Staying the course in 2014
AS we move towards 2014, it is natural for us to not only reflect on 2013 but also think about what we must do in 2014 to improve our lives. This should not only be on a personal level, but also at a country level. I can't really remember us ever doing that as a country, but rather we always get some message about the great potential we have as a nation, and that we should be considerate of the less fortunate.
But have we seriously thought about what our objectives are, and what specific strategies we need to employ to meet those objectives? We do that at a company and personal level, with some amount of success, but have never really done so at a national level. And we also see that individuals who fail to do so usually end up not being successful.
I believe that for the first time I can ever remember that we are close to doing that, and it is based on the strategy and timeline included in the Economic Programme, otherwise known as the IMF agreement. The fact is that if we have the commitment to stick to the fundamental reforms in the programme, then it is my view that the economy will become competitive, and the business climate will improve. However, while these reforms are necessary, they are far from sufficient to cause the fundamental transformation needed in the economy.
The reality is that unless we can solve the crime and bureaucracy challenges, then we will be hard pressed to see the sort of economic and social development we want and need. Sticking to the path we are on not only means that the government should ensure the reforms are implemented to cause greater competitiveness but it also means that government needs to do nothing to slow down the return of the much needed confidence. This is because confidence is necessary for capital to move into real investments and the reality is that the only way that we can see economic growth of any substance is if private capital returns to real investment.
It is important to understand this, and to implement the necessary policies to ensure that capital is confident enough to go into real investments. The chain result of increased confidence, and a more competitive economy, is that jobs will be created, consumer spending will increase, government revenues will increase, and the cycle (called the multiplier effect) will continue. This will no doubt cause an increase in real GDP growth, which will then lead to a reduction in the debt to GDP ratio.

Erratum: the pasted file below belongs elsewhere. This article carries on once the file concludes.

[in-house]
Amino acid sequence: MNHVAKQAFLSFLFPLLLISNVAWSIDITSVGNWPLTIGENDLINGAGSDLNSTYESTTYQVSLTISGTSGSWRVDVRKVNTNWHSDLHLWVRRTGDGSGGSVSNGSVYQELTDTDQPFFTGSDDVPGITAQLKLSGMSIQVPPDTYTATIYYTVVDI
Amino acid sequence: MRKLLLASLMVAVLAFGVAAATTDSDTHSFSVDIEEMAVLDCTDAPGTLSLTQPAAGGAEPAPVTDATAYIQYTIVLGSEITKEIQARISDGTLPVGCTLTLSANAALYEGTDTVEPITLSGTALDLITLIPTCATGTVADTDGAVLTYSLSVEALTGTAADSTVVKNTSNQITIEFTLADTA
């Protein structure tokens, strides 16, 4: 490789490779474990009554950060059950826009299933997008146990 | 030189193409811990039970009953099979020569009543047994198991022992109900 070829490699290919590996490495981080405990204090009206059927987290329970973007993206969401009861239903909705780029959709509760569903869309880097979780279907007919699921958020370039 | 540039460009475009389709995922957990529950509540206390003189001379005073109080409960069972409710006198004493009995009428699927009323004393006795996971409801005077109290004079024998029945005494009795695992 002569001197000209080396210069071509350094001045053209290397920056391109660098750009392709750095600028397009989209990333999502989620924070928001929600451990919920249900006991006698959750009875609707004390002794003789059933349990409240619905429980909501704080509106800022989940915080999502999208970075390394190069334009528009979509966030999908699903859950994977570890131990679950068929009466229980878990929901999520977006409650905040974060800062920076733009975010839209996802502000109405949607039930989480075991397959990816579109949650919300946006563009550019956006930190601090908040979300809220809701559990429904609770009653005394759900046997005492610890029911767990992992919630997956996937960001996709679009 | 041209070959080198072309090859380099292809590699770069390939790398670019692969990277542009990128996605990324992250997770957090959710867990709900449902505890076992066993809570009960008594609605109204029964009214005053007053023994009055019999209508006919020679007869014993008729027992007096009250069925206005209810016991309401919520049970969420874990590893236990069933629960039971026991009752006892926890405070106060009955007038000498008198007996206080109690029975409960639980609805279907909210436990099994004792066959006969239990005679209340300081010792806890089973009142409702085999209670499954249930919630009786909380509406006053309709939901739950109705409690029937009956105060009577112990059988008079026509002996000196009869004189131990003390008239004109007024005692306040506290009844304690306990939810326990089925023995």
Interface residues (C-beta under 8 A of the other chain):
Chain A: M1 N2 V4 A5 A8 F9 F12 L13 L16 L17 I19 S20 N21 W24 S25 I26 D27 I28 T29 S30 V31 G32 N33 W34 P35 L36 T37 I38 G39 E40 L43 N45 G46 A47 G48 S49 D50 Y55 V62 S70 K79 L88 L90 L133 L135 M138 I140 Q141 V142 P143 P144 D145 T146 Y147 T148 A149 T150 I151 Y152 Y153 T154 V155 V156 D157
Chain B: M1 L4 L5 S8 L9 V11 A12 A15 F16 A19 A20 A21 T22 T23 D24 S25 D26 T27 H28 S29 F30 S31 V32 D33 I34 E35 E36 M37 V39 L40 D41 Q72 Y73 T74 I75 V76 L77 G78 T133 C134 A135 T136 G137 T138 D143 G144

So if we want to see sustainable economic growth and development, then it can only happen with private capital being confident enough to commit to real investments in the economy.
It would follow therefore that policies must be implemented which satisfy the requirements for business and consumer confidence to improve. If business confidence improves, then new investments will take place, leading to higher profits, employment, and fiscal revenues. If consumer confidence improves then more money will be spent in the economy, and the economic multiplier will increase. In both cases credit will also rise.
For this to happen, though, we must stick to the transformation plan. If we allow ourselves to swerve from our objectives and implementation plan, then we could derail the improvement. One thing is sure: the government cannot take the path of previous administrations and seek to tax our way out of the problem, as this will only lead to short-term fiscal gain and long-term loss. This has been the path chosen in the past and it has not worked.
The legislative reforms that have been done so far, under the programme, will add to the enabling environment we need. However, this can only be complete where bureaucracy and crime are tackled. As an example of the stifling effect of bureaucracy, the development approval process takes too long and at best may take around nine months. Estimations are that reducing that nine months to six months could unleash approximately $30 billion into the economy, which also means increased employment. An effect of crime is that it prevents maximising capital because of the prevention of running more than one shift, for example.
Therefore, while I believe that it is necessary for us to stick to the tasks outlined in the economic programme, it is also important to not take steps to negatively affect confidence, to stick to the programme plan, and to address the problems of crime and bureaucracy.
I cannot express enough the importance of reducing bureaucracy and crime, as these have a crippling effect on economic and social development. Failure to do so will cause any recovery to be long and painful.
I also would like to take this opportunity to thank all who read my column and to wish you happy holidays. The cry from the retailers is that this Christmas is the worst they have seen in a very long time, and it is not unexpected, as once we started with the IMF programme it was unavoidable. I believe that this is part of the transformation in the economy, where productivity is going to be key to survival. However, we must have the conviction to see the programme through.
I expect that the first quarter of 2014 is going to be the real test of our conviction, but if we are able to make it through that period then we could start seeing some real benefits (assuming that crime and bureaucracy are addressed).
Irrespective of what happens, though, individually we must all take steps to improve individually. Happy New Year.
Dennis Chung is a chartered accountant and the author of the books Charting Jamaica's Economic and Social Development AND Achieving Life's Equilibrium. His blog is dcjottings.blogspot.com